Previous experience in the treatment of plaque with hyperthermia in orthopaedics led the authors to investigate the effectiveness of this approach in patients with Peyronie's disease.
The study population comprised 60 patients (aged 36-76 years) with advanced Peyronie's disease. Patients were divided into two groups (A and B), with 30 in each. Group A patients underwent local hyperthermia treatment, with 30-min treatment sessions twice a week for 5 weeks. Patients received a total of 10 applications, which reached a local temperature of 39-40 degrees C. A second cycle was repeated after a 1-month interval for a total of 20 treatment sessions. Group B patients were treated with intra-plaque infiltrations using 10 mg verapamil; they received one infiltration once a week for 3 months. Differences between the two groups, as well as between variables (before and after treatment), were analysed using Student t-test and Fisher test.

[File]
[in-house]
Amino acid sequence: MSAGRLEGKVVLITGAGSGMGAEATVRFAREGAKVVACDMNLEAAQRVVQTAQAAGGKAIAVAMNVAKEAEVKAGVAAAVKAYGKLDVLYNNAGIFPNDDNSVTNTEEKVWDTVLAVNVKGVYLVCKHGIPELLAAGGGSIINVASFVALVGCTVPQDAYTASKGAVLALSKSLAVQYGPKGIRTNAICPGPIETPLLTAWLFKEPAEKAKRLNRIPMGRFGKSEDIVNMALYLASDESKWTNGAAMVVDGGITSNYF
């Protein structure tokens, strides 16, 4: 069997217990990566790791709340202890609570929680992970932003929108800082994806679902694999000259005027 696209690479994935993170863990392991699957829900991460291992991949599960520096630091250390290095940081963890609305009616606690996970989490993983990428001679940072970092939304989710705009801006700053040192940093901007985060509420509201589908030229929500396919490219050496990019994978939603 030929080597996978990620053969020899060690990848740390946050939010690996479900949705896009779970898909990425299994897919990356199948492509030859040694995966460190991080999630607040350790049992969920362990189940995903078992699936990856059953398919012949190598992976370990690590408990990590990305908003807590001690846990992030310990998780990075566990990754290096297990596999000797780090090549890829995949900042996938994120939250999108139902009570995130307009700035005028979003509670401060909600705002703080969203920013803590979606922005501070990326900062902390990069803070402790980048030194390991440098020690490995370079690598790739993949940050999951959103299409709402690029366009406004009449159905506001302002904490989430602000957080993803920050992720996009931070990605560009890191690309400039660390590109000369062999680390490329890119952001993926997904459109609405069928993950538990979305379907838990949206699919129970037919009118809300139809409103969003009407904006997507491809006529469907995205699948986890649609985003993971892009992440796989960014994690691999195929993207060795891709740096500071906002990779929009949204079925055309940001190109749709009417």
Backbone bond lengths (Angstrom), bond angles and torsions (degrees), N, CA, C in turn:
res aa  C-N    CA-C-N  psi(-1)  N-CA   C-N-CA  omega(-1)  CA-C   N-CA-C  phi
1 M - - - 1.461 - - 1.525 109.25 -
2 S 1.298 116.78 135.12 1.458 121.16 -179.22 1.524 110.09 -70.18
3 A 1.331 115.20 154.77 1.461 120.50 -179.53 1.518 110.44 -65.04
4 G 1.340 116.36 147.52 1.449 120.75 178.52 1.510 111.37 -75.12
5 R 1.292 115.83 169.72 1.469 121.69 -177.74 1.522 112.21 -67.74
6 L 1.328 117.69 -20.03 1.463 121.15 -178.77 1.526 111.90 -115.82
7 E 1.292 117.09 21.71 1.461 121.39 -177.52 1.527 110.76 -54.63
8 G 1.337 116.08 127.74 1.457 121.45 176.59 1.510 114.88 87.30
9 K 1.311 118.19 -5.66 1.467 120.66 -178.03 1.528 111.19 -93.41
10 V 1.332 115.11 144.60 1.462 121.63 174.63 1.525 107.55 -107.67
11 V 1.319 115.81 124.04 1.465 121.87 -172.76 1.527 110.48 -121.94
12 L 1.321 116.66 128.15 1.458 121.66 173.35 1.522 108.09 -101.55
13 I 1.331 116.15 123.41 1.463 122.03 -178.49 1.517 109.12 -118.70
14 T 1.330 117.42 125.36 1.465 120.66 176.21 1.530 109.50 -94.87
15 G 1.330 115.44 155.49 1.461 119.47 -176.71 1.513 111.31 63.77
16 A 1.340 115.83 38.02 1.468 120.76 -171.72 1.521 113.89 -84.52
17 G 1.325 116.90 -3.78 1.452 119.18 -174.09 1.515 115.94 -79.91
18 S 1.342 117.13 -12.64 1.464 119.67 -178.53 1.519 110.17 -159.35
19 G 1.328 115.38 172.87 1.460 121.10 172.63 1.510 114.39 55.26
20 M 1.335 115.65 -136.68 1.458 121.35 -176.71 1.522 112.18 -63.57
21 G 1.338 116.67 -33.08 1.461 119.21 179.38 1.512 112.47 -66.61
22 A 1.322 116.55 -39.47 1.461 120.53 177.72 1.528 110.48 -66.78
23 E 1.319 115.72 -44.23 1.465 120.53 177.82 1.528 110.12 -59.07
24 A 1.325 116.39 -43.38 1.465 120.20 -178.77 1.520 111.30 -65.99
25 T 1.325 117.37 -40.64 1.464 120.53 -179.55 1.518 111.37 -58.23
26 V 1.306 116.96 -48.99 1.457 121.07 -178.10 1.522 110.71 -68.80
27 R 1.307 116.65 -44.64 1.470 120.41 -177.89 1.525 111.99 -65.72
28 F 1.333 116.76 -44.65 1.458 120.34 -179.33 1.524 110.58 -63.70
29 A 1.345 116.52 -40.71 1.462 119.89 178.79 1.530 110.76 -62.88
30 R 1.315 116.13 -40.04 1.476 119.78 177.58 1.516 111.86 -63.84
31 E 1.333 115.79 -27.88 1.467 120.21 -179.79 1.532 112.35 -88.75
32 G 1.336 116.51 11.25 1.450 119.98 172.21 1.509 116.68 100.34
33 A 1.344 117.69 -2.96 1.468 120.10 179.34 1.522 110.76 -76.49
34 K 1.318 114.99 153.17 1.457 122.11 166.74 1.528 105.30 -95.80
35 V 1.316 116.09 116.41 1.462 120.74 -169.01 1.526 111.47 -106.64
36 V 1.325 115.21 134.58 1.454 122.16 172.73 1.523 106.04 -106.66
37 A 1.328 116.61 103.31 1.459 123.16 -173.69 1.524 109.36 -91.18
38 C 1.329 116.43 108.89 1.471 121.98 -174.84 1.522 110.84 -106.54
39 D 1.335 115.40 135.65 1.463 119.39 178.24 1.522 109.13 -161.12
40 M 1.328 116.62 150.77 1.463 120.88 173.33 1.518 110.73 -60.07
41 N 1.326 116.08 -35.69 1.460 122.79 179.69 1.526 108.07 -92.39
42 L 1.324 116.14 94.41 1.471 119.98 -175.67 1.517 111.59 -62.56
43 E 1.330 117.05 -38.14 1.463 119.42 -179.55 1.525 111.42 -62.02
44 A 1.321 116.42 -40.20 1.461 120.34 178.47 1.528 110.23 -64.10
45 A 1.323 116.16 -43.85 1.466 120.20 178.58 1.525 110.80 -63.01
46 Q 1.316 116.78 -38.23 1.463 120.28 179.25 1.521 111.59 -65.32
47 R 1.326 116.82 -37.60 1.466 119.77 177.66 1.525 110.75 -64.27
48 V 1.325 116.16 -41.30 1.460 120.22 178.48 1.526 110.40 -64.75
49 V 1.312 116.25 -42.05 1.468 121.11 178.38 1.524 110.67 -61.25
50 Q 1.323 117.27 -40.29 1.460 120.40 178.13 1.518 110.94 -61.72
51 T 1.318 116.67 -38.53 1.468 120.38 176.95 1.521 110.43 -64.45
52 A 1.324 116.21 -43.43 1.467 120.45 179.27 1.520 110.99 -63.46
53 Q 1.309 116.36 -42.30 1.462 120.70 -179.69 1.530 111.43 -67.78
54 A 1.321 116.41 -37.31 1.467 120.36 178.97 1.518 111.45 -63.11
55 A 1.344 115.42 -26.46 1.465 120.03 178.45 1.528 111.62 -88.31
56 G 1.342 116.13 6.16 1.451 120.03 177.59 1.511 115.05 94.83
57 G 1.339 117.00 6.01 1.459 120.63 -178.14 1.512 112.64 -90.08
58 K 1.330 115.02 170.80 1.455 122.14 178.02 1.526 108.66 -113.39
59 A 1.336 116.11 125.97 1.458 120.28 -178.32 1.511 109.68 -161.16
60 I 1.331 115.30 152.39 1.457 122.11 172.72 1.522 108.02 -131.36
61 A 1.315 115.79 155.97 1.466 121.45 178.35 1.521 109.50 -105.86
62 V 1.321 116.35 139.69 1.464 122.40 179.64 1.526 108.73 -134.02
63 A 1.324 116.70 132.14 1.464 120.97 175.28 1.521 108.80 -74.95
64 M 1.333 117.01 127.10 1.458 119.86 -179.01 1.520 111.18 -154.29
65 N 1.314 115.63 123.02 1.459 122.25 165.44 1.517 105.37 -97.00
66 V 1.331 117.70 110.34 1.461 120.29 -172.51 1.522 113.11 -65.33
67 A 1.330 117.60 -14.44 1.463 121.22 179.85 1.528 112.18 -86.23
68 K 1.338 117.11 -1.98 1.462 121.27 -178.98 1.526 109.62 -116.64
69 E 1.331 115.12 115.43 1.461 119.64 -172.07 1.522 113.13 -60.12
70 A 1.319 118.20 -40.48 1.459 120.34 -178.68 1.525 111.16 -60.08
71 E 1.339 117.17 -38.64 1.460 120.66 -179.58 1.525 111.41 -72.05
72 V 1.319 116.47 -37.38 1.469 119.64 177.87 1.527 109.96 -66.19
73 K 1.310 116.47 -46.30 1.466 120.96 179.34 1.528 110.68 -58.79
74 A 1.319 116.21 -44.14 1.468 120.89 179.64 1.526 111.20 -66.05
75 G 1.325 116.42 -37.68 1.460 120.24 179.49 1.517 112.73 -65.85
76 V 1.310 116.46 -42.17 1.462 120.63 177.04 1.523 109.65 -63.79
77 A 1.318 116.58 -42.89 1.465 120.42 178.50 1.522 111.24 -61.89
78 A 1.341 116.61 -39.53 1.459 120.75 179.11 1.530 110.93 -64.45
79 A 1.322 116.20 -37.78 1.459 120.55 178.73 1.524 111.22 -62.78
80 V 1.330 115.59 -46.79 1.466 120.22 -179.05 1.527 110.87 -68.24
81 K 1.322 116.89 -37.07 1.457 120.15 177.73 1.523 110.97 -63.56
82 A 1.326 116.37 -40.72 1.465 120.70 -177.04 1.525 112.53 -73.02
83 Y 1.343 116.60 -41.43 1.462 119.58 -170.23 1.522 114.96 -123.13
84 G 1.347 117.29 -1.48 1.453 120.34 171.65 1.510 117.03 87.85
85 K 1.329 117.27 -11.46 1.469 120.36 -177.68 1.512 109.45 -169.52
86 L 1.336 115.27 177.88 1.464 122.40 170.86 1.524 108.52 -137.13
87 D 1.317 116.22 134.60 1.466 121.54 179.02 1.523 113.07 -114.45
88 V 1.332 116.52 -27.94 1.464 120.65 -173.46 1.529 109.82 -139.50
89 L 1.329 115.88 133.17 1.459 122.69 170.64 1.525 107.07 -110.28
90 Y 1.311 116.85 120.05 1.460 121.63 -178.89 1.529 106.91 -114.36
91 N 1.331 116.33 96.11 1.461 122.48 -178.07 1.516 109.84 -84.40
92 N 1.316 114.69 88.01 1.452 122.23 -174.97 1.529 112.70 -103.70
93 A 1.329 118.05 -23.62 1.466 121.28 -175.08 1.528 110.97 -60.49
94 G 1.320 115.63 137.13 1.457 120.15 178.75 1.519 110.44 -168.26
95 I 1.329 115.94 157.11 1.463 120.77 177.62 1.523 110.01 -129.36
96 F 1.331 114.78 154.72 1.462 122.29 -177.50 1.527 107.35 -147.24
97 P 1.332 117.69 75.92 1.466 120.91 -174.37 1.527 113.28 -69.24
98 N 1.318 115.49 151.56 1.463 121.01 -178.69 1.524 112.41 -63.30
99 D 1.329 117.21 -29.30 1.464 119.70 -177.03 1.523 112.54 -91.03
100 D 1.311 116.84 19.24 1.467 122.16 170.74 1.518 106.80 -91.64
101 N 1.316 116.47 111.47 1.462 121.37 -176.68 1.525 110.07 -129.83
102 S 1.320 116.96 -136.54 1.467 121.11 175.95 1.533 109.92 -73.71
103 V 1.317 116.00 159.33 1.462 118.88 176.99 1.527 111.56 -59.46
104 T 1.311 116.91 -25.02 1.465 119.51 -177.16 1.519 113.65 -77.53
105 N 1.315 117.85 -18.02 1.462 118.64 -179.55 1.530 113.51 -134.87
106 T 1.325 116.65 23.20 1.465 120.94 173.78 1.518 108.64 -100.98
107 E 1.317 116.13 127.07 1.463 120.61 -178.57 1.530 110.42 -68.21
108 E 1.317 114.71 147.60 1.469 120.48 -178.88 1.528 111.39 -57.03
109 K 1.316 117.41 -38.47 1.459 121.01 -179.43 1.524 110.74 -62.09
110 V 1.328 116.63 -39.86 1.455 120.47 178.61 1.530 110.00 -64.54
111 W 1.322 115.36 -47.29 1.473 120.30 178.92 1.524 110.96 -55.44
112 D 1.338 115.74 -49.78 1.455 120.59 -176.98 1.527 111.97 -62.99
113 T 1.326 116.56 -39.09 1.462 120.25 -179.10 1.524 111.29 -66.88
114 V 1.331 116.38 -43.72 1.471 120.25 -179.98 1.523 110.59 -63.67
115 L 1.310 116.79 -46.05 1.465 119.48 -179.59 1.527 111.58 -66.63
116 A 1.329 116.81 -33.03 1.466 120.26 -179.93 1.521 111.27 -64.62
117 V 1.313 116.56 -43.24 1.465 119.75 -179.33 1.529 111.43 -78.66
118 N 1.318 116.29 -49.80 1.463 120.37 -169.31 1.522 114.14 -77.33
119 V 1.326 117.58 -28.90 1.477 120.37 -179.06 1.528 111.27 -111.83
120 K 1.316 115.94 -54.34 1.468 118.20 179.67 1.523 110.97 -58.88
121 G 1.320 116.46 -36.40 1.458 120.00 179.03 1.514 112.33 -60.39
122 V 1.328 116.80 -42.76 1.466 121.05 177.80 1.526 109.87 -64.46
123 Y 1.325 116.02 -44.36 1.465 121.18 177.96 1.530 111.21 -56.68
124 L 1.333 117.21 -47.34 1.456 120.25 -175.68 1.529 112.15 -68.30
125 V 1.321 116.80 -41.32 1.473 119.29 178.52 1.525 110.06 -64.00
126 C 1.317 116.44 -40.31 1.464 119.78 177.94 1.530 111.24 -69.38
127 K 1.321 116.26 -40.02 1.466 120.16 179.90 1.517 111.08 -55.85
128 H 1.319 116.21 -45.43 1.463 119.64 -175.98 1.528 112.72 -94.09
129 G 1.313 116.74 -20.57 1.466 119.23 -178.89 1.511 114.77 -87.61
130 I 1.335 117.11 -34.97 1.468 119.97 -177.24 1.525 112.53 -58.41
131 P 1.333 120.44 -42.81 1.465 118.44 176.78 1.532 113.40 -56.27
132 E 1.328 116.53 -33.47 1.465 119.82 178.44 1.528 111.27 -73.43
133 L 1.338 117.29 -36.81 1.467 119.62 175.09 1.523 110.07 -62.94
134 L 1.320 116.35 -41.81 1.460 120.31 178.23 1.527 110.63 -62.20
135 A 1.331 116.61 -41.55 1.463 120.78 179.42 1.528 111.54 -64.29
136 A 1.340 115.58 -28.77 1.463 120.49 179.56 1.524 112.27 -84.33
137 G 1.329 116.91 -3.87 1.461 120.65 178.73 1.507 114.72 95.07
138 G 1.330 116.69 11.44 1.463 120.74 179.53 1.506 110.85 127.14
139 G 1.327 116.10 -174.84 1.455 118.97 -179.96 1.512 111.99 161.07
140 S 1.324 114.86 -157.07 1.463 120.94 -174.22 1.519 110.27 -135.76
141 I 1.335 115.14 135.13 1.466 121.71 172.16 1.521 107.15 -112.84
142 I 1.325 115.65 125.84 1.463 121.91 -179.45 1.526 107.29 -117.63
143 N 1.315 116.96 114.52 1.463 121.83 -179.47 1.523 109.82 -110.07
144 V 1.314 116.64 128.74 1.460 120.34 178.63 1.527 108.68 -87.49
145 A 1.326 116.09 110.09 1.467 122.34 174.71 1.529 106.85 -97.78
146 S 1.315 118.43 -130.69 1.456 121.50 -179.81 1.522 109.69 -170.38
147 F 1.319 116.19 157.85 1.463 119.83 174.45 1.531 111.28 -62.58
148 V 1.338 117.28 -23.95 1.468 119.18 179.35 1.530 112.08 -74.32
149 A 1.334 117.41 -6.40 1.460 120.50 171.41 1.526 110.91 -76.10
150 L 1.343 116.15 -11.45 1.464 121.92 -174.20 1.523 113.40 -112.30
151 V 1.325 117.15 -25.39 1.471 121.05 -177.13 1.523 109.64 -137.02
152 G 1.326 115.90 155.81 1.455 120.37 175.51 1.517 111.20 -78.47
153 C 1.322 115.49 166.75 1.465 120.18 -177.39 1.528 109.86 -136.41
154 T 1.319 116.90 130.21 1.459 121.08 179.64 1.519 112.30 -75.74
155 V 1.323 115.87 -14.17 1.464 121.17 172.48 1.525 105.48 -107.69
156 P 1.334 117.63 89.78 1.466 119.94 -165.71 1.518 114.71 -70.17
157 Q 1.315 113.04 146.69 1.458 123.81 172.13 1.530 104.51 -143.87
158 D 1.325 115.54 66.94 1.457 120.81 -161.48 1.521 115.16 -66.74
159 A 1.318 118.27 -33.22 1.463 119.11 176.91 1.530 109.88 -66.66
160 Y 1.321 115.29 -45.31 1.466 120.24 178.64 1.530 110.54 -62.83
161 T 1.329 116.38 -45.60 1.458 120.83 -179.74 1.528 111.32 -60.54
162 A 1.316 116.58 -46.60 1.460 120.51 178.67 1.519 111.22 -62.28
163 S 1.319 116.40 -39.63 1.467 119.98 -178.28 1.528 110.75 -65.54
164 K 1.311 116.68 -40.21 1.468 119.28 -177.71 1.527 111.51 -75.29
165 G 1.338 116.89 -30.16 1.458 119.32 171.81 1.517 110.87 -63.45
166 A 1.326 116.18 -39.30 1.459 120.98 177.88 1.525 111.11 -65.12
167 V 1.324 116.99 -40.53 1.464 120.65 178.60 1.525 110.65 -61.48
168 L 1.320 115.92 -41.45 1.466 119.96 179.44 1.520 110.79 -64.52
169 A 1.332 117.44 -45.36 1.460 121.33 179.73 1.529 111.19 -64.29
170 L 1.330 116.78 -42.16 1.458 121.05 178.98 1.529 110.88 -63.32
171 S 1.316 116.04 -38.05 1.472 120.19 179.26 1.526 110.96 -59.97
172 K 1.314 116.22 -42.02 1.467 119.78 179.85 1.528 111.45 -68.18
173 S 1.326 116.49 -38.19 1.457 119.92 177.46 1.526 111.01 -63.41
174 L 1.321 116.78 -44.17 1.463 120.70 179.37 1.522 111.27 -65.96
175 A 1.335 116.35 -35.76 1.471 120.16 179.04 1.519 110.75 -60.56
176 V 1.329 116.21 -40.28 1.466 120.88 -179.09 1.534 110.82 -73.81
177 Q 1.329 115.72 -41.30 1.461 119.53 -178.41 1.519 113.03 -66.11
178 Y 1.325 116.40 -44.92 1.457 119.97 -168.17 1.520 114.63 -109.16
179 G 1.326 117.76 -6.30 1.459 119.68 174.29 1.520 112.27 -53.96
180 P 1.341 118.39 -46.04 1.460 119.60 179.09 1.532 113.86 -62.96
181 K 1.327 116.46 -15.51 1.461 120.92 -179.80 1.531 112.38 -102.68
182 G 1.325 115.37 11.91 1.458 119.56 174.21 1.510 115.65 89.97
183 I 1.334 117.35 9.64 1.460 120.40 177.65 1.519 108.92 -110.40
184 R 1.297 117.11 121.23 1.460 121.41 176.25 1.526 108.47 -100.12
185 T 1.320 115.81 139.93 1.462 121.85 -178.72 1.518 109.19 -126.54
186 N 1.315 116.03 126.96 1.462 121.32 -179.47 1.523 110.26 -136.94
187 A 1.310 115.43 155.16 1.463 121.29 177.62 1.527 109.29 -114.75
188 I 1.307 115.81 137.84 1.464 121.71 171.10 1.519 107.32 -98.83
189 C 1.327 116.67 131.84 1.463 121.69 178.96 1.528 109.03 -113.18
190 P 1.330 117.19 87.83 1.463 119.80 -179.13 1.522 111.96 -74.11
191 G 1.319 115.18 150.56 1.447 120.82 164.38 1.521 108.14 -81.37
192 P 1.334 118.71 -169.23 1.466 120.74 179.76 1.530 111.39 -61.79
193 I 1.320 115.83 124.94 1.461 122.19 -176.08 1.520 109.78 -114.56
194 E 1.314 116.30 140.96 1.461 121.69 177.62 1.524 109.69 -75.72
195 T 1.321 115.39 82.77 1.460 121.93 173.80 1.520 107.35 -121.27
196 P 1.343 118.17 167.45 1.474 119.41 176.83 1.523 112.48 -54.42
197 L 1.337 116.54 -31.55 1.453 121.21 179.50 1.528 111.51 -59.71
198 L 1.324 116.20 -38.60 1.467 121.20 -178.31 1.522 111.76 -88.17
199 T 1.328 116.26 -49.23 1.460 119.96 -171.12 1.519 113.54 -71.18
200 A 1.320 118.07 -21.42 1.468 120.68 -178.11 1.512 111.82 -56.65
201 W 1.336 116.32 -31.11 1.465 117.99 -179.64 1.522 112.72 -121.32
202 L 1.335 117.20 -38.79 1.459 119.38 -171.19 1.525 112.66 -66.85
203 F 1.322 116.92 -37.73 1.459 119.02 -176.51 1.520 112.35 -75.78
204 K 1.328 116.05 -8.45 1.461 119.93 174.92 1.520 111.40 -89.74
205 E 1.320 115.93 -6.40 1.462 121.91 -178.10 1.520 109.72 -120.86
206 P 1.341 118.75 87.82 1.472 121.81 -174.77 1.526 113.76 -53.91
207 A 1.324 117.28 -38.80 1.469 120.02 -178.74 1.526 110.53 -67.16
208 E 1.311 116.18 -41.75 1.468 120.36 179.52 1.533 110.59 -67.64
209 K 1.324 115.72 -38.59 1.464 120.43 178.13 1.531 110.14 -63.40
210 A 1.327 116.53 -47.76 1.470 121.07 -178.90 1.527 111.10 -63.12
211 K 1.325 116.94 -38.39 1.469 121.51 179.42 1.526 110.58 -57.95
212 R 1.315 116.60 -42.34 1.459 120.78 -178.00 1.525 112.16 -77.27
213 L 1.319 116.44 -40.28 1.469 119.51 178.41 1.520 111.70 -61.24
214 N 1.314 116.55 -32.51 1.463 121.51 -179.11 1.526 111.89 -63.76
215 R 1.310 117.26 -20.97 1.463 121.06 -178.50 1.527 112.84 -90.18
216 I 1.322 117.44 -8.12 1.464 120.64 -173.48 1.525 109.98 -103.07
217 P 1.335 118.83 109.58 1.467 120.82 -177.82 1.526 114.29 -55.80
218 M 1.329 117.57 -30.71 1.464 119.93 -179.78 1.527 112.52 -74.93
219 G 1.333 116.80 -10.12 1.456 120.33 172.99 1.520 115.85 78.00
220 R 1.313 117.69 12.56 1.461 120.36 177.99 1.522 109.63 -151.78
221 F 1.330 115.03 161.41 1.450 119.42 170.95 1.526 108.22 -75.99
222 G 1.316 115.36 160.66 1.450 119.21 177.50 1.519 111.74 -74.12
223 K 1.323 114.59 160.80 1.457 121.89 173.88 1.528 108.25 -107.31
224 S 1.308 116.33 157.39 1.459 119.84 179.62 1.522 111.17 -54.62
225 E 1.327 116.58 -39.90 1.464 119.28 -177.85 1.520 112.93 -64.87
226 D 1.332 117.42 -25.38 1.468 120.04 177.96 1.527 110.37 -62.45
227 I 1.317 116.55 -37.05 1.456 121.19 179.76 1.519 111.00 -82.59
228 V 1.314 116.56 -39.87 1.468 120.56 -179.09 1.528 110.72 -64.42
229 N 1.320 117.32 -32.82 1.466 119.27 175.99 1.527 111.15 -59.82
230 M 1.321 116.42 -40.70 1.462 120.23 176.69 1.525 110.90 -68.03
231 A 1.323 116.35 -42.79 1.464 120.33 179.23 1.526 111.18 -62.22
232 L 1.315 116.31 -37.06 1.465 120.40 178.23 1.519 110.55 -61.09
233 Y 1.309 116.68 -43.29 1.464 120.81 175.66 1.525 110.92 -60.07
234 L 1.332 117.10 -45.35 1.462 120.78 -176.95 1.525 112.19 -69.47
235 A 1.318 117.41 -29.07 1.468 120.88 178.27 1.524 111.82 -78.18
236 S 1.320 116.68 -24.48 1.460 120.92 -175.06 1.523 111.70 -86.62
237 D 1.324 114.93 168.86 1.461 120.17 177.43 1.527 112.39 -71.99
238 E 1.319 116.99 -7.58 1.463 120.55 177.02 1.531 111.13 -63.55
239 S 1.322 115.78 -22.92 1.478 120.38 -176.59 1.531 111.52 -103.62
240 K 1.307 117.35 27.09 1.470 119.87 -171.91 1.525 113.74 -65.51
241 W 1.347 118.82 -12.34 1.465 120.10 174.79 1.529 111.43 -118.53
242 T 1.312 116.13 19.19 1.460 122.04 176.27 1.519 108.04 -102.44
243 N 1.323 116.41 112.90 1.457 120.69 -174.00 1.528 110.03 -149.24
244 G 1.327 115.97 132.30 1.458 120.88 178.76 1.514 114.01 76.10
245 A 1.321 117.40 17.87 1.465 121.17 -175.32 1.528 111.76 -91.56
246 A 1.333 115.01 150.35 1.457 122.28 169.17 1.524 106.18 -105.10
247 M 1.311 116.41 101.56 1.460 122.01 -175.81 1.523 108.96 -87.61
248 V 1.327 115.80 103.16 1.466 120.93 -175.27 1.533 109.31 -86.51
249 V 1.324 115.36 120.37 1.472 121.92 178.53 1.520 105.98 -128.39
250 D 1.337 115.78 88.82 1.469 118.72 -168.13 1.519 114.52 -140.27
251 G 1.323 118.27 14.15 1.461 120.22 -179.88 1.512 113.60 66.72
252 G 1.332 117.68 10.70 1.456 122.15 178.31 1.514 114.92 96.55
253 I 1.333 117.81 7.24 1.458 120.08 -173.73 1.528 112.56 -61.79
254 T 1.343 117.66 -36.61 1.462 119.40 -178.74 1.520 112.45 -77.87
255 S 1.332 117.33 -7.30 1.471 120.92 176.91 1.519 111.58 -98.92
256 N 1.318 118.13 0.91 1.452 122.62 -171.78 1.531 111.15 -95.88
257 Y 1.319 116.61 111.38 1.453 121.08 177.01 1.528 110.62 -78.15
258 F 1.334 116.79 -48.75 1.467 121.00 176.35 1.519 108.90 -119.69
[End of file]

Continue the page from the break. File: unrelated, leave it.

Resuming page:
Hyperthermia significantly reduced plaque size and penile curvature and led to an increase in mean scores of erectile function (EF) domain, while verapamil had no such effects. Haemodynamic parameters were not significantly modified in either group. Hyperthermia caused significantly fewer side effects than verapamil infiltrations and was significantly more effective in preventing disease progression. There were no significant differences between the two groups in terms of pain reduction during erection.
Results of this study stress the efficacy of hyperthermia in the treatment of advanced Peyronie's disease.